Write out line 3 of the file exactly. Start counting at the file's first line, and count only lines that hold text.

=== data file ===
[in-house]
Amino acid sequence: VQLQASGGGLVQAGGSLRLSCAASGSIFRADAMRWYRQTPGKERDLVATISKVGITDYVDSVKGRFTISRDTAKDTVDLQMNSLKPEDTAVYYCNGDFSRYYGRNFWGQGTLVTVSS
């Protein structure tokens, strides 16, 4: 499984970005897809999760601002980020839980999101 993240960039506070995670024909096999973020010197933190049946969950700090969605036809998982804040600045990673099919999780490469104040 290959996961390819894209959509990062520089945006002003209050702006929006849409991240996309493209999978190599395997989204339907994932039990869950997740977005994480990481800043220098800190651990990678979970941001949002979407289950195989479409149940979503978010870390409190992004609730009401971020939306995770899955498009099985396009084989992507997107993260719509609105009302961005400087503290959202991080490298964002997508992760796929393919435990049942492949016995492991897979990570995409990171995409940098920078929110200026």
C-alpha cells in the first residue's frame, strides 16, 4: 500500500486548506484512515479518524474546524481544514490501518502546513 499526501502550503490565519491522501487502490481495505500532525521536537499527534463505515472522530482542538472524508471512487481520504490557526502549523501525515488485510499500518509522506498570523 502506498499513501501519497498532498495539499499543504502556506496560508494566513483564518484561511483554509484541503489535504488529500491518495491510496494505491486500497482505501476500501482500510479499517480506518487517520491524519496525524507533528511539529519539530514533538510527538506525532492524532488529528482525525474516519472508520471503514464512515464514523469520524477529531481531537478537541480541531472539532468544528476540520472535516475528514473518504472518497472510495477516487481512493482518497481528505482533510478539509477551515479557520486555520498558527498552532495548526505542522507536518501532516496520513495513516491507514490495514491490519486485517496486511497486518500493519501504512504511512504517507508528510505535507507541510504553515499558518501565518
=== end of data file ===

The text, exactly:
């Protein structure tokens, strides 16, 4: 499984970005897809999760601002980020839980999101 993240960039506070995670024909096999973020010197933190049946969950700090969605036809998982804040600045990673099919999780490469104040 290959996961390819894209959509990062520089945006002003209050702006929006849409991240996309493209999978190599395997989204339907994932039990869950997740977005994480990481800043220098800190651990990678979970941001949002979407289950195989479409149940979503978010870390409190992004609730009401971020939306995770899955498009099985396009084989992507997107993260719509609105009302961005400087503290959202991080490298964002997508992760796929393919435990049942492949016995492991897979990570995409990171995409940098920078929110200026």